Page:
Naman: Ok, so what do you want to achieve from this meeting?
Anand: It should not create more ripples and drift into name calling. It should make us all see that we are in panic for the wrong reasons. That on a new business path the measures and means are different. That we each need to bring in honesty in attitude to the business. And… it should also get everyone’s buy-in into a new vision for the organisation …
Naman: So, what are you going to say specifically to them? What is your case?
Anand: Yes, I will need help here.
Naman: What do you think should be the first thing you say to them?
Anand: Straight off communicate to the Board that I am willing to meet them for a dialogue; that I am not perched on a high horse….
Anand was relieved with the clarity in his head. As their meeting ended, he thanked Naman and started preparing to write to the Board that he is willing to meet them and talk it over to see what were their thoughts.
As for Naman, he was satisfied. Whether the Board bought Anand’s plan or did not buy his plan, did not matter so much, although he would be interested to know what they said and thought. But what satisfied him was that the impasse that had been created by Anand wanting a certain outcome and the Board wanting a different outcome, had found a meeting ground — his chat with Anand had created doorways for dialogue and understanding between two important management factions.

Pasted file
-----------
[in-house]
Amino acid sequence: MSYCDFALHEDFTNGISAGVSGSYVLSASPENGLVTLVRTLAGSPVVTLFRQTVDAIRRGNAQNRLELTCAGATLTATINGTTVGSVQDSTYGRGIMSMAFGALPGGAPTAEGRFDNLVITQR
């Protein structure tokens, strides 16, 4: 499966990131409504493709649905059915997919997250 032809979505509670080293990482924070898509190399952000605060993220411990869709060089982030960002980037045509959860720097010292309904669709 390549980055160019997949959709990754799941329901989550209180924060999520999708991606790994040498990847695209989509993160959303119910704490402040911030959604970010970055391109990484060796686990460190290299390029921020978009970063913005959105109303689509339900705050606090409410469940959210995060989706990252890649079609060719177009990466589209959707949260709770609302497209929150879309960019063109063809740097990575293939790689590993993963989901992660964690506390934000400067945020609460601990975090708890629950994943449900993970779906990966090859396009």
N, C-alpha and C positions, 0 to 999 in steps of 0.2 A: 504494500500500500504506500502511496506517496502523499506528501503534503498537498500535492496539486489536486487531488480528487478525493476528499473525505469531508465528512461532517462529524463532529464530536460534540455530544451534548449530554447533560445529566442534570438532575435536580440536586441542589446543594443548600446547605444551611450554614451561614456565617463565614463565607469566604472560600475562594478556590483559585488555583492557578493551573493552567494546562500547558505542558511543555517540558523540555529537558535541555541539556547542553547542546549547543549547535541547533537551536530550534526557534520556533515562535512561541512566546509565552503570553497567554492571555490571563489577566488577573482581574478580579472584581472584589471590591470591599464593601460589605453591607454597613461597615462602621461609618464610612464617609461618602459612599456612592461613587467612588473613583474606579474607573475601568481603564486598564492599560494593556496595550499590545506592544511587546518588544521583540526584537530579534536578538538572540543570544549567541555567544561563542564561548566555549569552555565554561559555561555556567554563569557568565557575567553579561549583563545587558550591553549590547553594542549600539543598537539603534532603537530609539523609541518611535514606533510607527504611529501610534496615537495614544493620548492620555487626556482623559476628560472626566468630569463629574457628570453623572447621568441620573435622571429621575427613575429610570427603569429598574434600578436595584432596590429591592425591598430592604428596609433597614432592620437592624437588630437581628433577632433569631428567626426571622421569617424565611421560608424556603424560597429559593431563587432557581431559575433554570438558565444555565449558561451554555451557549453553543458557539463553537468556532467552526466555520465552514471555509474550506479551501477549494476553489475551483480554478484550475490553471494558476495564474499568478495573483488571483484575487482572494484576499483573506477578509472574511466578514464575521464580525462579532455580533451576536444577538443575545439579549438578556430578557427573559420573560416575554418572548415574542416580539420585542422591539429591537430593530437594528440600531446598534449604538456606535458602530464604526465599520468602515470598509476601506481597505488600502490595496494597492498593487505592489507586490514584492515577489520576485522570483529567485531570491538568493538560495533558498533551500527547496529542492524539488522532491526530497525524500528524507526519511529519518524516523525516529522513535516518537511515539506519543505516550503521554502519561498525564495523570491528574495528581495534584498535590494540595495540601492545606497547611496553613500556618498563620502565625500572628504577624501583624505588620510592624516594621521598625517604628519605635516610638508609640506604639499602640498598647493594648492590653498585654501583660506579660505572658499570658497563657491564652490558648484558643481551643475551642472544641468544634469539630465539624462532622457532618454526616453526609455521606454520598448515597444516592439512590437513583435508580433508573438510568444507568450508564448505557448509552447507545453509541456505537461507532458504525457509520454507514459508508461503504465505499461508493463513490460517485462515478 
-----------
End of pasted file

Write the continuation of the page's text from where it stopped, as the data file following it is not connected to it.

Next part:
Importantly, Anand had been able to express, been able to identify, profile, and present the issues that needed addressing. And if despite that, the two sides were unable to see eye-to-eye, that was fine, thought Naman. It was the nature of humans to bear different viewpoints. But humans should try always, at all costs, including the cost of the ego. This opportunity to express was what was good for any organisation. And the ability to allow every man his point of view.
At the end of the day, it was the privilege of the Board to accept or not accept what Anand had to say. Naman now thought about Anand. He was not aggressive as they came; he tended to cut his path and operate there. In any negotiation, your strength came from your willing ness to walk away. In this case, Anand had put in his resignation on the table and they had refused to accept it. And at that stage in his career (where he was not likely to find another assignment anywhere), he was choosing to source his actions from a higher purpose. Naman was only helping strengthen his morale, so that he could always hold his own. That was what Naman was trying to reinforce in Anand.
At the door, as Anand thanked him for unscheduled time and the willingness to drop everything to attend to his moment of crisis, Naman said, “You appear confident about this meeting! Where would you say your strength comes from?”
Anand: The ability to let go, rather, the absence of a burning desire to hold on to the job…. I am willing to walk away. I have nothing to gain or lose. I only want that there be fair play and honesty. And I thank you for helping me sift and separate and extract my purpose….